Researchers create conveyer belt for magnetic flux vortices in superconductors

Mar 12, 2006

If blown up in size, it would not have a chance in the car factory, but the microscopic conveyer belt built by Simon Bending's team in the Department of Physics at the University of Bath and collaborators in Japan and the USA, could just be the next big thing for improving devices relying on the elusive properties of superconductors (Nature Materials, Advanced Online Publication March 12 2006). It's not your standard rubber band on cylinders though – it moves in an erratic way, a quick jolt to the left, a smooth slide to the right. Who would want to be on such a thing?

Tiny swirls of electric currents, it seems. These so-called vortices are the closest things to 'hurricanes' for the superconducting researcher and engineer, and no less threatening. That's because the zero resistance to current flow in even the best superconductors breaks down once vortices enter and start to move around. Their motion can also lead to unpredictable 'noise' if it takes place near the most sensitive regions of superconducting devices. Bending has now shown that it is possible to move vortices around inside a superconductor almost at will using his shaky conveyer belt. In this way they can either be removed entirely or at least left where they cause the least harm.

The asymmetry in its movement is the key to success, since it ensures that the vortices all move in one direction, even though the belt itself moves back and forth. The reason behind this is that the vortices can only follow along during the smooth slides to the right, and not during the jolts in the other direction. The conveyer belt thus acts in some sense as a rectifier, just like the diodes known from electronics.

The mind-boggling part is now that the conveyer belt is assembled out of a line of vortices itself, created and controlled by a time-varying magnetic field. As the researchers show, this way "bad" vortices can be completely removed out of targeted regions inside the superconductor, and the vortices induced to create the conveyer belt can be readily removed from the sample afterwards if need be.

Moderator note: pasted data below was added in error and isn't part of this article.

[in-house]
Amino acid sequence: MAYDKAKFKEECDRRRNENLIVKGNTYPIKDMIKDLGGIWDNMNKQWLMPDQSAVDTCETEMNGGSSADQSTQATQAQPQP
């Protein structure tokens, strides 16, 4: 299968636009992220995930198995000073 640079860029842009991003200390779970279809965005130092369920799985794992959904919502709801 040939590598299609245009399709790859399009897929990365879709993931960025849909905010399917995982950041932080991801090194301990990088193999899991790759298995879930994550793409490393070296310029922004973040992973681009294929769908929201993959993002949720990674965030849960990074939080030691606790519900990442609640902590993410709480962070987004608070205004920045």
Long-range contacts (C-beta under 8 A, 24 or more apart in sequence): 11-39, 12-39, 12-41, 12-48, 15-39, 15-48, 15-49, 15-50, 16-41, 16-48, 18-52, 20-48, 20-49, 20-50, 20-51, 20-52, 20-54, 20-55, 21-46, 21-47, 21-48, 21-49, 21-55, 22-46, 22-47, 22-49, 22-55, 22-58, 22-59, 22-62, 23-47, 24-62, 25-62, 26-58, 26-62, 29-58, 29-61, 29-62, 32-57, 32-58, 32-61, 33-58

Using this trick, superconducting devices, such as filters for telecommunications or ultra-sensitive magnetic field probes, could be improved by removing vortices - naturally caused by the earth's magnetic field or man-made disturbances – from regions critical to device operation.

Source: University of Bath

Explore further: A new approach to on-chip quantum computing

add to favorites email to friend print save as pdf

Related Stories

Recommended for you

A new approach to on-chip quantum computing

1 hour ago

Commercial devices capable of encrypting information in unbreakable codes exist today, thanks to recent quantum optics advances, especially the generation of photon pairs—tiny entangled particles of light. ...

Hide and seek: Sterile neutrinos remain elusive

22 hours ago

The Daya Bay Collaboration, an international group of scientists studying the subtle transformations of subatomic particles called neutrinos, is publishing its first results on the search for a so-called ...

Novel approach to magnetic measurements atom-by-atom

Oct 01, 2014

Having the possibility to measure magnetic properties of materials at atomic precision is one of the important goals of today's experimental physics. Such measurement technique would give engineers and physicists an ultimate ...

User comments : 0